In previous posts (see Chrysler Still Needs a Miracle or Chrysler/Fiat Update) I suggested that the Fiat/Chrysler deal looked increasingly like a longshot. Fiat was asking for deep concessions from both the auto union and Chrysler’s creditors, and it seemed unlikely that Fiat was going to receive those concessions.
But over the past few days, the Obama Administration, the auto union, and Chrysler’s creditors seemed to have come to some sort of understanding (see Treasury Close to Deal with Chrysler Creditors, Chrysler Reaches Agreement with UAW, and UAW Gets 55%).
Maybe, but not so fast. Several issues remain:
1. Creditors must agree to the debt cancellation.
According to the NY Times:
Chrysler has about $6.9 billion in secured debt owned by big banks like Citigroup and JPMorgan Chase and a group of hedge funds. Under the proposal, all of the debt would be canceled in exchange for $2 billion in cash…
The Treasury drew up the latest proposal in consultation with Chrysler’s biggest secured creditors, which hold about 70 percent of the company’s secured debt. It requires approval by almost all of the secured lenders. That could be difficult as some lenders, including several hedge funds, may hold their ground and reject it.
2. The issue of pay for union workers must still be resolved. Although Chrysler, the federal government, and the union have come to terms with respect to pension and benefits, my understanding is that they have not yet reached a meaningful agreement to reduce wages. Just how important are wage reductions to Fiat? That remains to be seen. According to the Michigan Messenger:
The new agreement does not cut wages, but it does apparently reduce Chrysler’s commitment to pay into the UAW-run retiree health care fund.
3. According to the latest accord, the auto union will get a 55% equity share in Chrysler. The US government will get a 10% share. Fiat would get a 20% share. Where does the other 15% go? Is this 15% set aside for Fiat depending upon whether it meets performance goals? Will this 15%, or a portion of it, get doled out to Chrysler’s creditors? This was not entirely clear to me.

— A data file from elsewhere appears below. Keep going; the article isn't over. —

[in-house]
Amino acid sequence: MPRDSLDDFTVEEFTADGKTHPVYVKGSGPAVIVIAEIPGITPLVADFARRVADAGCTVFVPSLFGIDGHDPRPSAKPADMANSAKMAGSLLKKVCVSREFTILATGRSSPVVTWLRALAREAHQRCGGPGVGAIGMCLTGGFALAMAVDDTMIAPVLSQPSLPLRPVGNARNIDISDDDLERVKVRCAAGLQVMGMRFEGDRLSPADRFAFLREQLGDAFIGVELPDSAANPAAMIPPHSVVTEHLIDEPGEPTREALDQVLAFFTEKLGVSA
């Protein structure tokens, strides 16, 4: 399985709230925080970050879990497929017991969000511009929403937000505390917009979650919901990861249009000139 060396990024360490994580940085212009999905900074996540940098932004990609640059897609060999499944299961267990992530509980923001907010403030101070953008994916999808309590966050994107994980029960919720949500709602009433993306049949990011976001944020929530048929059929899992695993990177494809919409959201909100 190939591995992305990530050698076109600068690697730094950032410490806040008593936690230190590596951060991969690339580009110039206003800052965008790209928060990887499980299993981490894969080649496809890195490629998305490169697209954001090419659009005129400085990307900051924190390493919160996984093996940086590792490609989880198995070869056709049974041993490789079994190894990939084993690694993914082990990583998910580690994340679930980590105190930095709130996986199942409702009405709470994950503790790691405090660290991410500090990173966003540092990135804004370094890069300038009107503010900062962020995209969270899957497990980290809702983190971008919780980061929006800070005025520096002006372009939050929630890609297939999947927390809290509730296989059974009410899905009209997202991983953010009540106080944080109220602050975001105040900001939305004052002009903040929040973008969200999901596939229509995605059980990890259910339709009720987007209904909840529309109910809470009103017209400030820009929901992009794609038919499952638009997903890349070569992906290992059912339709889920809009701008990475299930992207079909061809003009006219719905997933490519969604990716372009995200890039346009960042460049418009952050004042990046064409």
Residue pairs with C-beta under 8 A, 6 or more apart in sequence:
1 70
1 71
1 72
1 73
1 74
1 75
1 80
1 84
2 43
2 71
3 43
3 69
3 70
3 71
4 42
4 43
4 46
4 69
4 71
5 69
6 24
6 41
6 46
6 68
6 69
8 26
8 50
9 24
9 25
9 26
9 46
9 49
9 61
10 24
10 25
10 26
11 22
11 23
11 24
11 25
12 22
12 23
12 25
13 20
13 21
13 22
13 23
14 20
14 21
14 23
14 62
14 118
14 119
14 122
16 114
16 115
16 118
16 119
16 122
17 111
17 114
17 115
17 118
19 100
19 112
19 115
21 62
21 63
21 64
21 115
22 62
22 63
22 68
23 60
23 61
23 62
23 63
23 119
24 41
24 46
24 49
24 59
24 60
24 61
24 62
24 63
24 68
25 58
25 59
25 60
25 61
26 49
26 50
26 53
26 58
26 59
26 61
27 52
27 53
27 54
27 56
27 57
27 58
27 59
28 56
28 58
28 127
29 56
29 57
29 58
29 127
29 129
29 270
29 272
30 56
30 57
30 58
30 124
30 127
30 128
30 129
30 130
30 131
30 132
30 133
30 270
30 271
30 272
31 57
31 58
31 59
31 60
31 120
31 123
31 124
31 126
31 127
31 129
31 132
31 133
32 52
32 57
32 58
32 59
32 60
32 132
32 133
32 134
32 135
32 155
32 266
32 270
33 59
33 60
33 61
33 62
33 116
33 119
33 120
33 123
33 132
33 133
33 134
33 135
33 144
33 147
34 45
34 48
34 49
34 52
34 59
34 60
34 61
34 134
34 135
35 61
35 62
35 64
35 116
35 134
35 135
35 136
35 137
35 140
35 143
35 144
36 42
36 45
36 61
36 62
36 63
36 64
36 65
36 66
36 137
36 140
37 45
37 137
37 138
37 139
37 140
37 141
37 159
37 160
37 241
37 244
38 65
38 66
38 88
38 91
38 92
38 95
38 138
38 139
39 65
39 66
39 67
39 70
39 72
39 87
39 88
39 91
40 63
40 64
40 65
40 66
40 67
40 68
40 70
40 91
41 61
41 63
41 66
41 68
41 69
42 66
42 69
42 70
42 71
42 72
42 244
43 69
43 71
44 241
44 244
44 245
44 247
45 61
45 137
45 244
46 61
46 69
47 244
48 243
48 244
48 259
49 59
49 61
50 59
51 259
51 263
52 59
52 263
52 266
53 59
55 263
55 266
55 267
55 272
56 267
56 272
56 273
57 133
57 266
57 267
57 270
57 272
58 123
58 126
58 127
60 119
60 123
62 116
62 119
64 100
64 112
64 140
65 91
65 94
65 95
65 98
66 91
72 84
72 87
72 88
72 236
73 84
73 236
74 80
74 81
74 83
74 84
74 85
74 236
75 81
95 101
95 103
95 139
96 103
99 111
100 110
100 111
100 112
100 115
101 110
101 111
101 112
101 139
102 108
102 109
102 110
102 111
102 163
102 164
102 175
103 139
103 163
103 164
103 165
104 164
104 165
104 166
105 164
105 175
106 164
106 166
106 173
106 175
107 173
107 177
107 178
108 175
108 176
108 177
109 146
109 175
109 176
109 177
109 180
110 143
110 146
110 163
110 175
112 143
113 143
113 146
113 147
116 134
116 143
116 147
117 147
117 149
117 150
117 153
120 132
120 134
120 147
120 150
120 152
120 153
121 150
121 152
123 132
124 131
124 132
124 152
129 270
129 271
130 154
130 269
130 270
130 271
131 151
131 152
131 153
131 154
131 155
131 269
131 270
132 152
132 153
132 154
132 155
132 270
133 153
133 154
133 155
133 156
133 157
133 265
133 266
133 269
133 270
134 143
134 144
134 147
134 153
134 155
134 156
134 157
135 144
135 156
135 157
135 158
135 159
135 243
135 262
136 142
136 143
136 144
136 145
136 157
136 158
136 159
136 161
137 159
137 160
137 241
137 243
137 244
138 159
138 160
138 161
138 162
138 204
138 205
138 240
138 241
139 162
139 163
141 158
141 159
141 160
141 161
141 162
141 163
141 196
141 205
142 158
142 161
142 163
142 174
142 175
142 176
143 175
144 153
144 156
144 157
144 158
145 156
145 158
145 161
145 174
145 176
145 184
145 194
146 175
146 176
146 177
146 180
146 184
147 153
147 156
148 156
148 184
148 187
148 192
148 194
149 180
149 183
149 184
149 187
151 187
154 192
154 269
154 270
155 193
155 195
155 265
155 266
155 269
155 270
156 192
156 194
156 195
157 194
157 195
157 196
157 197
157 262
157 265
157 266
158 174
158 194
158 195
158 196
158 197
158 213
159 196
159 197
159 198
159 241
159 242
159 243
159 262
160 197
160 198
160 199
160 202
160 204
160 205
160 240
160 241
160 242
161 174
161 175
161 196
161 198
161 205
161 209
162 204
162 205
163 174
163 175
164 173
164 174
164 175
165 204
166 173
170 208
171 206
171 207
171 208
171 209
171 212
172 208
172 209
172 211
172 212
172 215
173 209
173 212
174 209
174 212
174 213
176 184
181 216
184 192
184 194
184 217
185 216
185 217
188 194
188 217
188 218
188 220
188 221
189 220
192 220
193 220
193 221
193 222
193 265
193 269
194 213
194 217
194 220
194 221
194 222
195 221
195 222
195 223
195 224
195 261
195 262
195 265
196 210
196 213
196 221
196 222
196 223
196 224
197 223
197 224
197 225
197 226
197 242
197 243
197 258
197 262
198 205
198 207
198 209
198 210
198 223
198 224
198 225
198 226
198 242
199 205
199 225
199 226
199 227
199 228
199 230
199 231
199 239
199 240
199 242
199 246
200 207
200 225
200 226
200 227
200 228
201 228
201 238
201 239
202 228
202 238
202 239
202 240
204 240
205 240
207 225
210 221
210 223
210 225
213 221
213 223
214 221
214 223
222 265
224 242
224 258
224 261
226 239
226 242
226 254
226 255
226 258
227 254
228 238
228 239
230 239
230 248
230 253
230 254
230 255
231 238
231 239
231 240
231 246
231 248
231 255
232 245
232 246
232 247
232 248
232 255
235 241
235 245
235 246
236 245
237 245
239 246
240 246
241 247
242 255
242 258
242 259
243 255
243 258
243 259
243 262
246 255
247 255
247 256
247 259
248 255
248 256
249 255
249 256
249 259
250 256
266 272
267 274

4. Ultimately, Fiat needs to agree to be party to the alliance. Until that happens, there is no deal. Time will tell if these concessions are enough to convince Fiat that the deal is worthwhile.
Nevertheless, given the concessions that all parties have made to help Chrysler avert bankruptcy, a Fiat alliance seems far more likely today than it did as little as one week ago. Chrysler is no longer looking for a miracle. Perhaps now just a random act of kindness.
But assuming a Fiat/Chrysler deal goes through, the question then becomes: Is this the best outcome for Fiat, Chrysler, and the auto industry? It is not entirely clear. The global auto industry continues to be plagued by massive overcapacity. Keeping a weak competitor around will certainly not resolve systemic overcapacity.
For Fiat, it might be a bit premature to re-enter the U.S. market (the most competitive auto market in the world) and sign on for a complicated global expansion/integration (see Fiasco for Fiat?). Let’s also not forget that Fiat is a firm that, as little as two years ago, was on the verge of bankruptcy itself.
Finally, for Chrysler, it is not clear that its products (even with technology infusions from Fiat) can improve quickly enough for it to once again become a profitable enterprise. For this reason, and as I’ve mentioned before, Chrysler likely needs more than Fiat and an additional $6 Billion infusion from the federal government to survive.
So even if the deal goes through this week, it is entirely possible that Chrysler might end up right back in the same place – on the verge of bankruptcy.
And we wait…